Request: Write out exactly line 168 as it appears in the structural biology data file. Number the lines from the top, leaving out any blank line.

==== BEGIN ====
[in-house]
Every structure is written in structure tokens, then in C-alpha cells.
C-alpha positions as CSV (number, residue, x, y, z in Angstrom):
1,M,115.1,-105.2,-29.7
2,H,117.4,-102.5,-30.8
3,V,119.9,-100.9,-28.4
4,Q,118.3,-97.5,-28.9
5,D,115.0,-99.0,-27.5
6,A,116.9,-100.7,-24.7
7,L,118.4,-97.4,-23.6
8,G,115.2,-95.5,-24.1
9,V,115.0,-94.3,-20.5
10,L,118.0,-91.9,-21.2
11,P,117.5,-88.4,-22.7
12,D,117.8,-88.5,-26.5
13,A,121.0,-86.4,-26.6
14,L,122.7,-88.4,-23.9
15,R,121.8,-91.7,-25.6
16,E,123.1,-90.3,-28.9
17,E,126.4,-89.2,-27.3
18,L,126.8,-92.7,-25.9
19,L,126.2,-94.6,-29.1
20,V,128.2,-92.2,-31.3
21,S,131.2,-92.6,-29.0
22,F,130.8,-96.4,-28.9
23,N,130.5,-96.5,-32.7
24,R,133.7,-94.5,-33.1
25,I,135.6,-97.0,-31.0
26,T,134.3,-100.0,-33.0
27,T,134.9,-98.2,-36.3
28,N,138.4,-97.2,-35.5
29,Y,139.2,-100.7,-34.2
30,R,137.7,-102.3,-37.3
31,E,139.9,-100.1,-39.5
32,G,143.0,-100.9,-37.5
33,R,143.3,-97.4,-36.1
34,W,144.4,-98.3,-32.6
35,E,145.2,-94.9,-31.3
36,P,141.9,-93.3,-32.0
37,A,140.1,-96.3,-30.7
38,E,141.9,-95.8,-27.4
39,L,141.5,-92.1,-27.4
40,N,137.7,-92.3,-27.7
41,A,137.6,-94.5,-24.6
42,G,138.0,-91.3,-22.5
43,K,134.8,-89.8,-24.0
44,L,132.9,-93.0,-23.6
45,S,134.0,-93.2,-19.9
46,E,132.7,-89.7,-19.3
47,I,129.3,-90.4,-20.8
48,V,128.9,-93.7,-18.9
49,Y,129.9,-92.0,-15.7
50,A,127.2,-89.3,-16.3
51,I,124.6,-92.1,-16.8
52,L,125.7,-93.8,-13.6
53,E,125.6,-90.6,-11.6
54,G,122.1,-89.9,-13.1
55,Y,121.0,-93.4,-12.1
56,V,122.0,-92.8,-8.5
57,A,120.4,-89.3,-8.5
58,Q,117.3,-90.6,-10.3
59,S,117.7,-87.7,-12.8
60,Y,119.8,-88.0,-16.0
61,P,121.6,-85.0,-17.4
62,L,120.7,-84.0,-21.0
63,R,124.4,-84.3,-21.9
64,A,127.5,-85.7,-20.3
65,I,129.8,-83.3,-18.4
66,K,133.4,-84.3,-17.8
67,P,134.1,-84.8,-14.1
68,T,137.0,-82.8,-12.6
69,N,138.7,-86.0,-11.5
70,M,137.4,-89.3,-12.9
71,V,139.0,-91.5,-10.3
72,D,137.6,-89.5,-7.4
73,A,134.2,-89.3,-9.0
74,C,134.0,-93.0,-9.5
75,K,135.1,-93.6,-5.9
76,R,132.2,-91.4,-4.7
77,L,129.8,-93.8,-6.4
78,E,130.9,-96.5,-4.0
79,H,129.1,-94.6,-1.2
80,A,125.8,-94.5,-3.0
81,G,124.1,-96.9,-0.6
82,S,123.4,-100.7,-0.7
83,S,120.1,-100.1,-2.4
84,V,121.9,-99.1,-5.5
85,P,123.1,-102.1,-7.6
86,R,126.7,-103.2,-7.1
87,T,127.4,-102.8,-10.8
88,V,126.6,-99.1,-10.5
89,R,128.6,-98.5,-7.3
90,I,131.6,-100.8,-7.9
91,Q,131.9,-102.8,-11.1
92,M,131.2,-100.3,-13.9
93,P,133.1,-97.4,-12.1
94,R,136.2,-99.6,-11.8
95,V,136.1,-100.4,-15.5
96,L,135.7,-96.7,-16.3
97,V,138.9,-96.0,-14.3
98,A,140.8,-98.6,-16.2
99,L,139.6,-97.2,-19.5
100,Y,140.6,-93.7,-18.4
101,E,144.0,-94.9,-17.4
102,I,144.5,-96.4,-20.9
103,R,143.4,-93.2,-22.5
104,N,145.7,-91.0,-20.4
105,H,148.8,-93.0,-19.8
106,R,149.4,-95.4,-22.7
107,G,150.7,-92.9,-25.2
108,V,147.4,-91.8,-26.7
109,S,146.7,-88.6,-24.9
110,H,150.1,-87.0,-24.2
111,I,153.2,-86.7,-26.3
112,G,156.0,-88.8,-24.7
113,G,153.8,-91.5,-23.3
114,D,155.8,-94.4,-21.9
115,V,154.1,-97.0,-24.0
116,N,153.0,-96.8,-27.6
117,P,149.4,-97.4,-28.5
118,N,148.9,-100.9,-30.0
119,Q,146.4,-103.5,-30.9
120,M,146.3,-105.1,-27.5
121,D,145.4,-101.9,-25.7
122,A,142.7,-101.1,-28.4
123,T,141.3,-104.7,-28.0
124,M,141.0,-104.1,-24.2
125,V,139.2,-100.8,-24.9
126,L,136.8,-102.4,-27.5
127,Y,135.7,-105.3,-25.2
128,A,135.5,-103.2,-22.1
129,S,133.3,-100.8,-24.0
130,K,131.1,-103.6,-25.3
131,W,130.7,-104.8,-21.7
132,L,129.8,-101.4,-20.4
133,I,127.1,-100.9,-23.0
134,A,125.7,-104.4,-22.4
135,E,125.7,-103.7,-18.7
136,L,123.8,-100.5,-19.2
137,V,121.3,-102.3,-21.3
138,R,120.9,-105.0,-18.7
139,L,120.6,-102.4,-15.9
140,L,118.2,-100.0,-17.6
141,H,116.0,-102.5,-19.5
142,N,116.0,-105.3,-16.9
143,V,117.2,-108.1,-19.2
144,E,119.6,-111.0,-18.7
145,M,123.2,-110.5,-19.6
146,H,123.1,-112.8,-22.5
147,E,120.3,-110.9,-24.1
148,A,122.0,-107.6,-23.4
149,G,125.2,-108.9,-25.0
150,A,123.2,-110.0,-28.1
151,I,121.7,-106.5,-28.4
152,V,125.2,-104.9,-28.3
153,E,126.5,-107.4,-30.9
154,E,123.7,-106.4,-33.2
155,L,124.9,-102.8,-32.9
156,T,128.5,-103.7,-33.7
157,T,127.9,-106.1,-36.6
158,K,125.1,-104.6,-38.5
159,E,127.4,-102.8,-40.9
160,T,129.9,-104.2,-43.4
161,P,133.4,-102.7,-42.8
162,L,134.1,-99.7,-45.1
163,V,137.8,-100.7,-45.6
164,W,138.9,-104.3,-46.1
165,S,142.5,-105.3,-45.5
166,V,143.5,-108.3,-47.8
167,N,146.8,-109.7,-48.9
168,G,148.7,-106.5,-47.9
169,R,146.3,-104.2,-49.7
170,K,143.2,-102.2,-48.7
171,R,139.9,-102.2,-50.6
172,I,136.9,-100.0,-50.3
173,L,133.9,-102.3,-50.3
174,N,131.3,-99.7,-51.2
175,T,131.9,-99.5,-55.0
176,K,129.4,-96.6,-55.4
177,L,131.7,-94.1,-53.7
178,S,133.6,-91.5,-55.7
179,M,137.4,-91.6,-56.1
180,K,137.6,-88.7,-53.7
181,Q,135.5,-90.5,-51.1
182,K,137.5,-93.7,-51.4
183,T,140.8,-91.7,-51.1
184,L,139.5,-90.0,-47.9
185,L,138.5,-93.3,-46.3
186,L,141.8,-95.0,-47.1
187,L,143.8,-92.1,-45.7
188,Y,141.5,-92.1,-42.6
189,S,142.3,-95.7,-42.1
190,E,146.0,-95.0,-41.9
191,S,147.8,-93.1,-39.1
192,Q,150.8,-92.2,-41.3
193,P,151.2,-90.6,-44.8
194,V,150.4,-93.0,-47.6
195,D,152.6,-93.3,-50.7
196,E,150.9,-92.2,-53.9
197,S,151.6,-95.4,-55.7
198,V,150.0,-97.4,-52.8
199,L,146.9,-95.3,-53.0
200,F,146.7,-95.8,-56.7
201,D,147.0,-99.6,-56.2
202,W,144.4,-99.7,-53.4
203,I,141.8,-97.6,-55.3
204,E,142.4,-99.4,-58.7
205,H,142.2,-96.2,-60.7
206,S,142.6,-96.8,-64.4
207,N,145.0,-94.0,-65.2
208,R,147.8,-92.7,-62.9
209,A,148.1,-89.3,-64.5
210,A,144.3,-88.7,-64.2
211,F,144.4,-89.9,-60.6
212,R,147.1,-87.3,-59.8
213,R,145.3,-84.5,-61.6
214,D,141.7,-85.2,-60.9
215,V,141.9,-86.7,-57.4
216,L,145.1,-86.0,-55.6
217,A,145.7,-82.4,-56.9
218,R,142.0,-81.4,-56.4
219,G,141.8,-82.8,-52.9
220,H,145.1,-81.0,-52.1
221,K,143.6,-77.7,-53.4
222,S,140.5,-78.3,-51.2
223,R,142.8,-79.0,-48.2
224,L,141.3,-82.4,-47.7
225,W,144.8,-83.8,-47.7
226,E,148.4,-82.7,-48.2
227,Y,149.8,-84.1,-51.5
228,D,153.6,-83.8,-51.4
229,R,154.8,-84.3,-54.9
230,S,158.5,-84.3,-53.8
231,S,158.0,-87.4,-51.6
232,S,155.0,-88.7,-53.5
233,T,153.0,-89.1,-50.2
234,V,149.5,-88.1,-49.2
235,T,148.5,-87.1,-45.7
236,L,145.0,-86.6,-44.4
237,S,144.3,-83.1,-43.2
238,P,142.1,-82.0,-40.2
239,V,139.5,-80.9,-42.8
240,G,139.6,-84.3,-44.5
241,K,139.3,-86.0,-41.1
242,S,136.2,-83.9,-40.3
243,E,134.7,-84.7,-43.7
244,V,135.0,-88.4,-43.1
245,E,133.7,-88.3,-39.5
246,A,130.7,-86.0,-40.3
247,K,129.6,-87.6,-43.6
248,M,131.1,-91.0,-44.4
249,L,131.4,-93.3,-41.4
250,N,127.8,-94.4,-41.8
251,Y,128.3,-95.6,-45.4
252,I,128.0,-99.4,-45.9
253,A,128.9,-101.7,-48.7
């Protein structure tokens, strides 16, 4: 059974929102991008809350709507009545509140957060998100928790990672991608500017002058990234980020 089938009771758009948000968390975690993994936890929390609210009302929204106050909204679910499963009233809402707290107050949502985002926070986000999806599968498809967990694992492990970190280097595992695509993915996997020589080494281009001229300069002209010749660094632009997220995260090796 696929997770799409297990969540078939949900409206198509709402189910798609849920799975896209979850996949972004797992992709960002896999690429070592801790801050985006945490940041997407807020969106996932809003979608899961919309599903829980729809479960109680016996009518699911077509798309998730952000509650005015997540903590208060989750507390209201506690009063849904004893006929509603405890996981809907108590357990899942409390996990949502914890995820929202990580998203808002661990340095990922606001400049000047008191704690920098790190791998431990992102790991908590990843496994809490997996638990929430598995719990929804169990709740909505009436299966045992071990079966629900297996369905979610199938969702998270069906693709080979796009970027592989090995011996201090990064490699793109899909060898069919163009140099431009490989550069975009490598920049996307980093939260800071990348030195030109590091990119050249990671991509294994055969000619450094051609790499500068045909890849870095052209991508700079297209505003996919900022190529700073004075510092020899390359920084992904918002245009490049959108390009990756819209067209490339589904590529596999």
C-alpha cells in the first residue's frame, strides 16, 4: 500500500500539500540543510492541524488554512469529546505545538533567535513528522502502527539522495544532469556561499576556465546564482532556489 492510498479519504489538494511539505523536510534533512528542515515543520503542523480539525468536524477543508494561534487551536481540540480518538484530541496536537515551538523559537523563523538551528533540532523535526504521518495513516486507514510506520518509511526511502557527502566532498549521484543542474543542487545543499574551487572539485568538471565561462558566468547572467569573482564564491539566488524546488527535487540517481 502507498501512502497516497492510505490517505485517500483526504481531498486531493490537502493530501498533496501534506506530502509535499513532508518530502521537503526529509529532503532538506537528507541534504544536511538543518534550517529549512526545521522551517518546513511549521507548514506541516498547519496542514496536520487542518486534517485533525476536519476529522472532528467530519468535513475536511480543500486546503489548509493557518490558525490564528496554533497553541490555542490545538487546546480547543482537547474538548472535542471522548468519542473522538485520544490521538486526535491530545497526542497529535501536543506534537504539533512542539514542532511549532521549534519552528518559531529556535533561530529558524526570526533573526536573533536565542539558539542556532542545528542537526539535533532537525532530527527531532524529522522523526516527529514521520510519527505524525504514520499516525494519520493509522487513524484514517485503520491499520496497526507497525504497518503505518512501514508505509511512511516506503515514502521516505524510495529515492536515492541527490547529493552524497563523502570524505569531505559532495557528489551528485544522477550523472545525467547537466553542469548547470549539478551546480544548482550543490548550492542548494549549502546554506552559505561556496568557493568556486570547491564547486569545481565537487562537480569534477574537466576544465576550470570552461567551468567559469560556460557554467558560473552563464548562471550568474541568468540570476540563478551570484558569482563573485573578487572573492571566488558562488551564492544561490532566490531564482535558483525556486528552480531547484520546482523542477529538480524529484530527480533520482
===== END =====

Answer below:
165,S,142.5,-105.3,-45.5